# How to prove $f(x)=a$ is a subspace

Prove $F$ is a subspace where $\{f \in F \mid f(x)=\text{a constant for all}\; x\}$

So far I have $f(0) = a$,

let $f,g \in F$, $(f+g)(x) = a + a$

let $k \in \mathbb{R}$, $kf(x) = k a$

But I don't think that's the proper proof, what is the proper way to prove it's a subspace?

The space of continuous functions $\mathscr{F}$ is a vector space when the vector operations as defined as

$$(f\oplus g)(x) = f(x) + g(x) \\ (\alpha \odot f)(x) = \alpha \cdot f(x)$$

The key point here is that we are using operations in $\mathbb{R}$ (RHS) to define operations on $\mathscr{F}$ (LHS). This is a vector space because it satisfies vector spaces axioms.

Now, we know that a subset $A$ of a vector space $V$ is a subspace if

1. Addition is closed in $A$, that is $v,w\in A\implies v\oplus w \in A$.
2. Multiplication by scalar is closed in $A$, that is, $\alpha \in \mathbb{R}, v\in A \implies \alpha\odot v\in A$.
3. The origin of $V$ is contained in $A$.

aka a subspace is a subset with the inherited vector space structure

Now, we just have to check 1, 2 and 3 for the set $F$ of constant functions. Let $f(x) = a$, $g(x) = b$ be constant functions.

1. $(f\oplus g)(x) = f(x) + g(x) = a + b$ = a constant $\implies (f\oplus g) \in F$.
2. $(\alpha \odot f)(x) = \alpha \cdot f(x) = \alpha \cdot a =$ a constant $\implies (\alpha \odot f) \in F$
3. The null vector $o(x) = 0$ is in $F$, obviously.

Writing down precisely what you are doing (e.g. define who are the functions $f$ and $g$ used in your proof, etc.) will probably help you.

Let $V$ be a vector space. A set $U \subseteq V$ is a subspace of $V$ if given $u,v \in U$, $\alpha \in \mathbb{F}$, then $u+v \in U$, $\alpha u \in U$ and zero vector is in $U$.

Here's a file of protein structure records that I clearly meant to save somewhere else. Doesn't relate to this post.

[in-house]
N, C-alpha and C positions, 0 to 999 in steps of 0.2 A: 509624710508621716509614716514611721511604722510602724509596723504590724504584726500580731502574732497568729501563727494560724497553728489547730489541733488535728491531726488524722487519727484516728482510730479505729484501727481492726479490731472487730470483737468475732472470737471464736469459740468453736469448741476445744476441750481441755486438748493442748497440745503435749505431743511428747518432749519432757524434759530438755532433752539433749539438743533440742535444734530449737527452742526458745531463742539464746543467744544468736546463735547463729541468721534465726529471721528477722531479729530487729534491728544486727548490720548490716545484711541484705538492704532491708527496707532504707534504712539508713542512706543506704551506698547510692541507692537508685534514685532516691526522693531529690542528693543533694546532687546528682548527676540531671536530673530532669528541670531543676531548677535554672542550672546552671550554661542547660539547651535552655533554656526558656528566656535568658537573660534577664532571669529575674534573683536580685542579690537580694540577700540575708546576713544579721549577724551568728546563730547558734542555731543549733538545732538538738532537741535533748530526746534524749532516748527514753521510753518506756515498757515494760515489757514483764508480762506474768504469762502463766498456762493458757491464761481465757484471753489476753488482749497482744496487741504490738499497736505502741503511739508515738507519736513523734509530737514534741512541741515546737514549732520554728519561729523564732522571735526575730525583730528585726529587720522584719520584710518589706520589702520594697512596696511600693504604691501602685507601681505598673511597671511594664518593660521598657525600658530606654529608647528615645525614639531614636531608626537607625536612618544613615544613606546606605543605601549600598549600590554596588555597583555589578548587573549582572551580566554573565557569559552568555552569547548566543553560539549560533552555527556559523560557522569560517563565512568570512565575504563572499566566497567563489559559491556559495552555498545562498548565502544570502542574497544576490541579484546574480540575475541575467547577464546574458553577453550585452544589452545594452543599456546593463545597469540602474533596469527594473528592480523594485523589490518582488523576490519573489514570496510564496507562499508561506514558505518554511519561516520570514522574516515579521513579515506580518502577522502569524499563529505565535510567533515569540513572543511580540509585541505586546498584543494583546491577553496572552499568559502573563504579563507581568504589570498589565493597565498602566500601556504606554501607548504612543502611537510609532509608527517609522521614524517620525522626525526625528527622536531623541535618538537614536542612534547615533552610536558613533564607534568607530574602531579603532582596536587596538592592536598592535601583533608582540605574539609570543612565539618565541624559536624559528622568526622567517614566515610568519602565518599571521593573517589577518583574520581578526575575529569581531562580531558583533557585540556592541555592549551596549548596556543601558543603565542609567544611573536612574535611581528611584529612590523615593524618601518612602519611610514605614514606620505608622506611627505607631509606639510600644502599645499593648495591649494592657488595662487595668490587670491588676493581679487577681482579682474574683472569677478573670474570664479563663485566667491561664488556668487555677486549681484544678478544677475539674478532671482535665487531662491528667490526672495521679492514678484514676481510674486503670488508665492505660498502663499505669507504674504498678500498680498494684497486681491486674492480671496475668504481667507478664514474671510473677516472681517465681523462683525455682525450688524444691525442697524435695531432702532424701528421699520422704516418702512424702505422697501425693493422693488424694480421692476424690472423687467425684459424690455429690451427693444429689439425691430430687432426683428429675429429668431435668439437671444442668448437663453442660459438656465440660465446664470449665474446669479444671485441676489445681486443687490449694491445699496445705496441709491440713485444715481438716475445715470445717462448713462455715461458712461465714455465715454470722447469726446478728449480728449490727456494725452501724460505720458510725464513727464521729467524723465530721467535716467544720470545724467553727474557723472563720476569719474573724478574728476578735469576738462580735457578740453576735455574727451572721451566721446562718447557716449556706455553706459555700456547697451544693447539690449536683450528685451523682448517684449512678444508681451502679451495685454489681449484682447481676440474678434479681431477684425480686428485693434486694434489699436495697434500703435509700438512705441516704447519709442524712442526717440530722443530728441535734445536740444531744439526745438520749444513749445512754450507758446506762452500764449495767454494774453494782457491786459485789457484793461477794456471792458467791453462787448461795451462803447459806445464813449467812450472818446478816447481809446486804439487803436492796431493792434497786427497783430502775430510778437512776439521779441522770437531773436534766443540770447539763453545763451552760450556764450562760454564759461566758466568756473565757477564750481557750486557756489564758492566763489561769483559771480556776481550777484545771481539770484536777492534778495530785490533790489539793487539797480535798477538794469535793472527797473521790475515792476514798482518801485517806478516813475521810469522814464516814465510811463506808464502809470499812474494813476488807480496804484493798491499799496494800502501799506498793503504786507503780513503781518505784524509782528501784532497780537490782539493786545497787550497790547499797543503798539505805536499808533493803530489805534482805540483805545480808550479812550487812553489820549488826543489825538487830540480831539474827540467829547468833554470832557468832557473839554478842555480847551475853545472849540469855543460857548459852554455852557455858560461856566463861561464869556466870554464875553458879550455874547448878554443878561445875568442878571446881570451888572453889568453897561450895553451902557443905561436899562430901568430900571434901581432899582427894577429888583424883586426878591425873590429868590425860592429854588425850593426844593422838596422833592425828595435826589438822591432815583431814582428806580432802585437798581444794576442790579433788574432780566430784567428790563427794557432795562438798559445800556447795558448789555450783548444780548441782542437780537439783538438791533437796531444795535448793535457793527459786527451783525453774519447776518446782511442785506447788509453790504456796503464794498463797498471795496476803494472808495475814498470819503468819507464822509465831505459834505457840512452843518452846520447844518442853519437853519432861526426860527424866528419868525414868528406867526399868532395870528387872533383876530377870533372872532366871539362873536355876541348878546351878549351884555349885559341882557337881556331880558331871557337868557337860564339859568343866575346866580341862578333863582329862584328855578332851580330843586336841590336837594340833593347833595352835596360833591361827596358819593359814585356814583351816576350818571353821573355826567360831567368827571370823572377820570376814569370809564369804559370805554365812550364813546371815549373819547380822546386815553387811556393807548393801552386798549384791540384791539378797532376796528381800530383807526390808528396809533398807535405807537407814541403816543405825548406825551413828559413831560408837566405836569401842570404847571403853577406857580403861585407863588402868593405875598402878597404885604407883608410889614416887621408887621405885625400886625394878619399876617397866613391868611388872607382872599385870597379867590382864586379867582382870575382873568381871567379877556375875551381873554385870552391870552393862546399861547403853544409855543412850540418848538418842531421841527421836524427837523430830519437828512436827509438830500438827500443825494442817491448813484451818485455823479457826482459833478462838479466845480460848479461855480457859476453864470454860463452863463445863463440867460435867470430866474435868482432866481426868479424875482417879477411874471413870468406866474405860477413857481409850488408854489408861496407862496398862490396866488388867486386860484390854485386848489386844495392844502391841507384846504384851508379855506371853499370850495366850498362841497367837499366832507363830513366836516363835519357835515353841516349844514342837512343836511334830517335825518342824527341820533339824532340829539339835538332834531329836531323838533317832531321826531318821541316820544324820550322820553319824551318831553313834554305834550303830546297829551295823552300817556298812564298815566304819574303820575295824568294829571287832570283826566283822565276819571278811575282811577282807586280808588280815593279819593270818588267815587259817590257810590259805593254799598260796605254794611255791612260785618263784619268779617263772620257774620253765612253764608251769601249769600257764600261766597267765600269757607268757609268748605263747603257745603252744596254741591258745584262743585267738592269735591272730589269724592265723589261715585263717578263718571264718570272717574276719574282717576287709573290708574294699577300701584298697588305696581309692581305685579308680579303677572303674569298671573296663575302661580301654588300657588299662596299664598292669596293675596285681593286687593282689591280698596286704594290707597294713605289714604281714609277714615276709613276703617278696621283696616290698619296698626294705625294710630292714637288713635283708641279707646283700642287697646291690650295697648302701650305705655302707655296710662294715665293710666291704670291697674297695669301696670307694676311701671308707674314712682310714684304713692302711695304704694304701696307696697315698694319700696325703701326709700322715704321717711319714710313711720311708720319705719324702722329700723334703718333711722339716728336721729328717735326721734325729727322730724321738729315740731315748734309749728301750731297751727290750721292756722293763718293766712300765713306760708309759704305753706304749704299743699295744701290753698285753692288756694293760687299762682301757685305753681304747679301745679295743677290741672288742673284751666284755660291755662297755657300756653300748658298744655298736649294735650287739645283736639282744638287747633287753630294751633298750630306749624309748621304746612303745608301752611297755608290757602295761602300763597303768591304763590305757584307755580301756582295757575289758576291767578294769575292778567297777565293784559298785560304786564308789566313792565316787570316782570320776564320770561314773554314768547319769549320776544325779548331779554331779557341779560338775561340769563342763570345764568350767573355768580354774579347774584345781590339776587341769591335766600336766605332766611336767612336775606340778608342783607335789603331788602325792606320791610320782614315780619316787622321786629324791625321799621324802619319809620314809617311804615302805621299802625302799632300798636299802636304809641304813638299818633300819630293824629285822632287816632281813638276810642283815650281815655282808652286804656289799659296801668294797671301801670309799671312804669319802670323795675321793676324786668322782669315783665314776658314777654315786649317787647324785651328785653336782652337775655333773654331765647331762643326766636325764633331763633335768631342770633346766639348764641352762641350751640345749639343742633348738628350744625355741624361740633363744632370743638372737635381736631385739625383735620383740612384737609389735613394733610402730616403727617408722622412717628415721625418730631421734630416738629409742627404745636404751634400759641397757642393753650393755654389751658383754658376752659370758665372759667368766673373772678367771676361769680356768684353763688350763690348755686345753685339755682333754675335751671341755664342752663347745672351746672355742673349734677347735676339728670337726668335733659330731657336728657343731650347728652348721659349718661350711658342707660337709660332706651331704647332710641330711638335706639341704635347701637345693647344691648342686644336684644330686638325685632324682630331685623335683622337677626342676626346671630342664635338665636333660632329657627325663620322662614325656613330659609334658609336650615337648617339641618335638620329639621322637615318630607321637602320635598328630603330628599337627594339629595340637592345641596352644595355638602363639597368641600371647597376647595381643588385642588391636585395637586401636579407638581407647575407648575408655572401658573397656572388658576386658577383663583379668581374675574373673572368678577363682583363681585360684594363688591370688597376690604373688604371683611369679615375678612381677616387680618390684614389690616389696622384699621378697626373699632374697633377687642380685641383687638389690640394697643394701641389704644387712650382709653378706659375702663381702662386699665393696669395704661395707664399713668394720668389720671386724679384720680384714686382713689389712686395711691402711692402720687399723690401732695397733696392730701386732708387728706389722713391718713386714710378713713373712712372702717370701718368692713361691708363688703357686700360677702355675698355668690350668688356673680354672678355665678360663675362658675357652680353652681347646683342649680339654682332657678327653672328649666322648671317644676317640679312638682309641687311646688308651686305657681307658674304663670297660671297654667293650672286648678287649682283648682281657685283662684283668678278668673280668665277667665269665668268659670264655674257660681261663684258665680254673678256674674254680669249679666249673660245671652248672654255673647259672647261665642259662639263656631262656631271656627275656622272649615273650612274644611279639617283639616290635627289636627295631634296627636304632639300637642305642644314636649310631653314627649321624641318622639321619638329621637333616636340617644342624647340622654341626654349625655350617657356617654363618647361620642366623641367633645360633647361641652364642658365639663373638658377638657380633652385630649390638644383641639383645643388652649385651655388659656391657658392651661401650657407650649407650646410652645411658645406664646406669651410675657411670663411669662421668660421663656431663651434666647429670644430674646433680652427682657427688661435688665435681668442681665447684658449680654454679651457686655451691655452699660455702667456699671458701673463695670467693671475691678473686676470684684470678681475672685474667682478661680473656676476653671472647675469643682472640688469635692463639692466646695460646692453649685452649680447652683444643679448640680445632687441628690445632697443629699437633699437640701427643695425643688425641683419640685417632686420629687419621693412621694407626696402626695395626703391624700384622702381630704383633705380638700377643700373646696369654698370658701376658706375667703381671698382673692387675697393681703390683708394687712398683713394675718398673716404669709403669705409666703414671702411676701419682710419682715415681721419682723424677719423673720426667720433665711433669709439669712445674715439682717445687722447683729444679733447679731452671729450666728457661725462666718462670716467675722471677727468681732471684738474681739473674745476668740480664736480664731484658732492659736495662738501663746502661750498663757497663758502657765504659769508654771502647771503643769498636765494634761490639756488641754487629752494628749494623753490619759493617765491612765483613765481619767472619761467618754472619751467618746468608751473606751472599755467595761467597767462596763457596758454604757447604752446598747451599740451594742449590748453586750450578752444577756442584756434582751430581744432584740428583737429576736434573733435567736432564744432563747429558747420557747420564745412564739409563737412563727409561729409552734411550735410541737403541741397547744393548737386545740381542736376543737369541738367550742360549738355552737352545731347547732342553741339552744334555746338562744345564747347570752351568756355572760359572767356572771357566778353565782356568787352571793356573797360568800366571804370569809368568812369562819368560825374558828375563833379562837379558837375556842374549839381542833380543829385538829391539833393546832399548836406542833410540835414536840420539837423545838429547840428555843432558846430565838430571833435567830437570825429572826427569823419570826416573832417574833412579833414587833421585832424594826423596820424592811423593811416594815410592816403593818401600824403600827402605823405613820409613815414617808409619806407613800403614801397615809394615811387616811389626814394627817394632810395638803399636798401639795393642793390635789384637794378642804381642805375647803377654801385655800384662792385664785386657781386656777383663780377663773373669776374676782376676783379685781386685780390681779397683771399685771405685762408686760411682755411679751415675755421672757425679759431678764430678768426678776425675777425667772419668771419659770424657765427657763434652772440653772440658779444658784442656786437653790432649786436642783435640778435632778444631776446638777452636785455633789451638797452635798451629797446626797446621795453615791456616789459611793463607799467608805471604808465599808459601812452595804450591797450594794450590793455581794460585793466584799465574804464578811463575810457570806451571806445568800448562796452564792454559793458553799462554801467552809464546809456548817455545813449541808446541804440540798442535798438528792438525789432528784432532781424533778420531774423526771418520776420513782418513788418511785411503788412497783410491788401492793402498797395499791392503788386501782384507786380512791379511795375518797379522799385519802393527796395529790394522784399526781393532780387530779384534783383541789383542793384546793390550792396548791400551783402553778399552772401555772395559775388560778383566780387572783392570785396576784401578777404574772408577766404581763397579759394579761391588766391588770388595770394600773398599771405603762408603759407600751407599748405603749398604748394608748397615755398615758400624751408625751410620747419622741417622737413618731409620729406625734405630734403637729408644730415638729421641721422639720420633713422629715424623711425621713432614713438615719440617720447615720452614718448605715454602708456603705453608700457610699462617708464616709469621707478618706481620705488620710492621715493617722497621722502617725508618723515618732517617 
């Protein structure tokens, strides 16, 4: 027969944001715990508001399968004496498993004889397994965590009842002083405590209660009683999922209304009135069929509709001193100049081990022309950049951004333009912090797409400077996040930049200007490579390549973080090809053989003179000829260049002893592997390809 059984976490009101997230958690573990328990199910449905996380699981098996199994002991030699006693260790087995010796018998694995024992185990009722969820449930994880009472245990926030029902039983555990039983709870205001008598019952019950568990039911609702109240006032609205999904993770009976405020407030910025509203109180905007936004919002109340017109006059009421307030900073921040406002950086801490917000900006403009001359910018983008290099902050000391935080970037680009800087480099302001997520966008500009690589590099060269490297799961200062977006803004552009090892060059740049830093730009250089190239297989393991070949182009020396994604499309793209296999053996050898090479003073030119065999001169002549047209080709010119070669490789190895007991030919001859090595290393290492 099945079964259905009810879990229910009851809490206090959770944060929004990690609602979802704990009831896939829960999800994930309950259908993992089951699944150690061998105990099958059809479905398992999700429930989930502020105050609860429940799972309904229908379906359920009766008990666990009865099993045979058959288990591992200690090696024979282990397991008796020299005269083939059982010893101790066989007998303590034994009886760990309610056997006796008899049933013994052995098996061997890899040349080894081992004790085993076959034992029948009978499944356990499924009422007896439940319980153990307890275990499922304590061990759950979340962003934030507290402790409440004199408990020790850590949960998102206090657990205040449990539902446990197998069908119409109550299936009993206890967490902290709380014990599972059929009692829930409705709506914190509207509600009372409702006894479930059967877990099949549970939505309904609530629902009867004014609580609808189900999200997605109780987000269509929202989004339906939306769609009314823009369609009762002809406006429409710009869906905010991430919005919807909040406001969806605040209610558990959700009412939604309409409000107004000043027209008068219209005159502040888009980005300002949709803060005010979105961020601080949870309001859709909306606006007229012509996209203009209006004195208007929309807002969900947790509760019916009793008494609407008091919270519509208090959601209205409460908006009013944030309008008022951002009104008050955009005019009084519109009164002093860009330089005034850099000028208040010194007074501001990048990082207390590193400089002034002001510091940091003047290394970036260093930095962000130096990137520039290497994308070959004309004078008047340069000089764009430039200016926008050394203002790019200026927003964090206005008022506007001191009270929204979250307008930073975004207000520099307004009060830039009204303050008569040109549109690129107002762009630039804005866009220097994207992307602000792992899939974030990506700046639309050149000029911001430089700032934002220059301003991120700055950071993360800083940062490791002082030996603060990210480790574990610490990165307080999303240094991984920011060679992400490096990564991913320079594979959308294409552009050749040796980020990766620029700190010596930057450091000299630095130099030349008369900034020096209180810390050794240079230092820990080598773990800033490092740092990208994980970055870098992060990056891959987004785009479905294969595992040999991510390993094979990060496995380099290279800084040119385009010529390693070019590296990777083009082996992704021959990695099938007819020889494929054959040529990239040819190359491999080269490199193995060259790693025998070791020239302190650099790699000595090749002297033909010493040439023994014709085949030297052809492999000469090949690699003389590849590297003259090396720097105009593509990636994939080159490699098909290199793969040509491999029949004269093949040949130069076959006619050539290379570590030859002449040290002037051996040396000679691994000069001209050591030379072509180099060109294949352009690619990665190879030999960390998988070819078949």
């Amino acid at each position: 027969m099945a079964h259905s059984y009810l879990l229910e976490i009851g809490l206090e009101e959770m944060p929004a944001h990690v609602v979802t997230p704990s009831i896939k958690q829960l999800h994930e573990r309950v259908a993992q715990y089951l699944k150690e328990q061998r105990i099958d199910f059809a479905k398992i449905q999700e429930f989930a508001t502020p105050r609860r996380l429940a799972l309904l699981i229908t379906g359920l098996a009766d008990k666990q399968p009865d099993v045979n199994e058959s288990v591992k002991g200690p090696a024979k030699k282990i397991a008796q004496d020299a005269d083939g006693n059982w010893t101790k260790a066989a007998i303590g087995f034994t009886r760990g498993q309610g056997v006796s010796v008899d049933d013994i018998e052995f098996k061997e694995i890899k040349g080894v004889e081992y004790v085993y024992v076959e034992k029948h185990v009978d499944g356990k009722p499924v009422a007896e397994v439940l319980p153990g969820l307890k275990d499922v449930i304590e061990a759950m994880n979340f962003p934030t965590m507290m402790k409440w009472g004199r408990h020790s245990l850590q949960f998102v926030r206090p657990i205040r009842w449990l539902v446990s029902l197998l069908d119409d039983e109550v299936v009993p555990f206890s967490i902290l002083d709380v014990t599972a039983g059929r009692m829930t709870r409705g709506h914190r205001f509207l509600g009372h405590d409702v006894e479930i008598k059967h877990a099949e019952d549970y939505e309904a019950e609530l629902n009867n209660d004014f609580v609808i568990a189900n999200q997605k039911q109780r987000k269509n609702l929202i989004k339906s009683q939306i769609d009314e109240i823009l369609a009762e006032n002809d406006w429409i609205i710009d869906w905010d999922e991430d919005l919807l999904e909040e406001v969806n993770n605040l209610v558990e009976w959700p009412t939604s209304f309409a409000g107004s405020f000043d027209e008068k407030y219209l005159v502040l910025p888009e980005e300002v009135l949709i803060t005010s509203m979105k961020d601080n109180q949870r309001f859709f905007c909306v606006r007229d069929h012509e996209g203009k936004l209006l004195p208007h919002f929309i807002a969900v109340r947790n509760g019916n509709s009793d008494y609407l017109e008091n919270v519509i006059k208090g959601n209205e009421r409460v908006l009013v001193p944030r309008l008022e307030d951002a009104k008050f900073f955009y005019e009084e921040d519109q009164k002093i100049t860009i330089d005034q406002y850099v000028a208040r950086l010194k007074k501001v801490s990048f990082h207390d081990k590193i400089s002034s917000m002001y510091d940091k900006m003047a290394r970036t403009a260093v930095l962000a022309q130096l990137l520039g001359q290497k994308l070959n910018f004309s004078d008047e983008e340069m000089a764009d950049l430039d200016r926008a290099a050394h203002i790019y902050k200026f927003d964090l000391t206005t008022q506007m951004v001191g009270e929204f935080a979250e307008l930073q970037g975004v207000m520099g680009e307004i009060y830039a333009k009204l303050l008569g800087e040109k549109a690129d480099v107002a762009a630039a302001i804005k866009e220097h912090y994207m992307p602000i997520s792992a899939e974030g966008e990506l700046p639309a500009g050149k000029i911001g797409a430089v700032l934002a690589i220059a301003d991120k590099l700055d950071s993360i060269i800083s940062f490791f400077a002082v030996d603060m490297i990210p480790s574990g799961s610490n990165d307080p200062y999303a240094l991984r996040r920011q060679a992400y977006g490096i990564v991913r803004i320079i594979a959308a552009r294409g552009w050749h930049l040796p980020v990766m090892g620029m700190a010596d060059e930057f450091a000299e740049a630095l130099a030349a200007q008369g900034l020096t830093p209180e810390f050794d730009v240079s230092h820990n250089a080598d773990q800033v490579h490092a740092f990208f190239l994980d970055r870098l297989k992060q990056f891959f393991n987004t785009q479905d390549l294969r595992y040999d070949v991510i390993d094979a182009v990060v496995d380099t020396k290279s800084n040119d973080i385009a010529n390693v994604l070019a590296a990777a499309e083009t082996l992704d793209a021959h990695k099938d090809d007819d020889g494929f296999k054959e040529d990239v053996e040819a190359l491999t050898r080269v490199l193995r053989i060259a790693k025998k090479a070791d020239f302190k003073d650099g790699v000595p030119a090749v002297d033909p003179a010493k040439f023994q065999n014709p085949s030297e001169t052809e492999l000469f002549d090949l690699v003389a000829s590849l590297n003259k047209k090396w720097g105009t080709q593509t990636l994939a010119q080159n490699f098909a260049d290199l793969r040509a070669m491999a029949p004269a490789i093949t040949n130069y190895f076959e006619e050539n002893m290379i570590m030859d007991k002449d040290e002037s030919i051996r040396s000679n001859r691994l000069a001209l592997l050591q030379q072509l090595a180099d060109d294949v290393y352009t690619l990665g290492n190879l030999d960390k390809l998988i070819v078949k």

Notice the zero function $\Theta(x) = 0$ is a constant thus it is in set $F$. Take $f,g \in F$, then $f(x) = a$ and $g(x) = b$, where $a,b$ are cosntants, but $(f+g)(x) = f(x)+g(x) = a + b$ and $a+b$ is still a constant thus $f+g$ better be in $F$. Similarly for the last condition.

You have the set $F$ being all constant functions (where $f(x) = a$ for $a \in \mathbb{R}$). To show that it's a vector subspace, you have to show that addition and/or scalar multiplication of any function in $F$ is also in $F$ (we call this closure).

You have to show that if you take two functions in $F$ and add them, you get another function in $F$. So if $f(x) = a$ and $g(x) = b$, where $a$ and $b$ are constants, $(f+g)(x) = a+b$. And $a+b$ is a constant, so $(f+g)(x)$ is an element of $F$.

The same procedure goes for scalar multiplication. You have most of it there - you just need to explain that when you add these two functions / scale a constant function by a scalar, they result in another constant function.

And also I would point out that you say $(f+g)(x) = a+a$ which isn't completely correct. What if $f(x) = 2$ and $g(x) = 3$? What is $(f+g)(x)$?